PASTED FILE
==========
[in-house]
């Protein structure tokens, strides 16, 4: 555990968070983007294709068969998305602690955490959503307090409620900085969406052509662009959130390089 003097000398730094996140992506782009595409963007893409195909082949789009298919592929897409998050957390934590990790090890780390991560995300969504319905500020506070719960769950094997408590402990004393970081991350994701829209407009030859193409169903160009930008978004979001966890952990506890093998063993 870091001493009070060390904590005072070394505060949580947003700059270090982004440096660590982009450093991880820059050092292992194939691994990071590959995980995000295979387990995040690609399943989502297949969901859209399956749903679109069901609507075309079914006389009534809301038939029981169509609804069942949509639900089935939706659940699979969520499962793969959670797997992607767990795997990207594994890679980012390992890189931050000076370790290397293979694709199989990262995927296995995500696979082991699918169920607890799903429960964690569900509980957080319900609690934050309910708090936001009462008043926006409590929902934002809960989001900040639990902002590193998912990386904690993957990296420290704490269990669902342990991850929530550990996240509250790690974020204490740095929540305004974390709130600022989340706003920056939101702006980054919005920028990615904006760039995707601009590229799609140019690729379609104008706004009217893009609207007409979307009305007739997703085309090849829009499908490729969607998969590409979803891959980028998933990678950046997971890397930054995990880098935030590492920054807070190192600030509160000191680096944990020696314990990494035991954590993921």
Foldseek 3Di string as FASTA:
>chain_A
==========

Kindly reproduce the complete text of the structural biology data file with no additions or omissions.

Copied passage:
[in-house]
């Protein structure tokens, strides 16, 4: 555990968070983007294709068969998305602690955490959503307090409620900085969406052509662009959130390089 003097000398730094996140992506782009595409963007893409195909082949789009298919592929897409998050957390934590990790090890780390991560995300969504319905500020506070719960769950094997408590402990004393970081991350994701829209407009030859193409169903160009930008978004979001966890952990506890093998063993 870091001493009070060390904590005072070394505060949580947003700059270090982004440096660590982009450093991880820059050092292992194939691994990071590959995980995000295979387990995040690609399943989502297949969901859209399956749903679109069901609507075309079914006389009534809301038939029981169509609804069942949509639900089935939706659940699979969520499962793969959670797997992607767990795997990207594994890679980012390992890189931050000076370790290397293979694709199989990262995927296995995500696979082991699918169920607890799903429960964690569900509980957080319900609690934050309910708090936001009462008043926006409590929902934002809960989001900040639990902002590193998912990386904690993957990296420290704490269990669902342990991850929530550990996240509250790690974020204490740095929540305004974390709130600022989340706003920056939101702006980054919005920028990615904006760039995707601009590229799609140019690729379609104008706004009217893009609207007409979307009305007739997703085309090849829009499908490729969607998969590409979803891959980028998933990678950046997971890397930054995990880098935030590492920054807070190192600030509160000191680096944990020696314990990494035991954590993921």
Foldseek 3Di string as FASTA:
>chain_A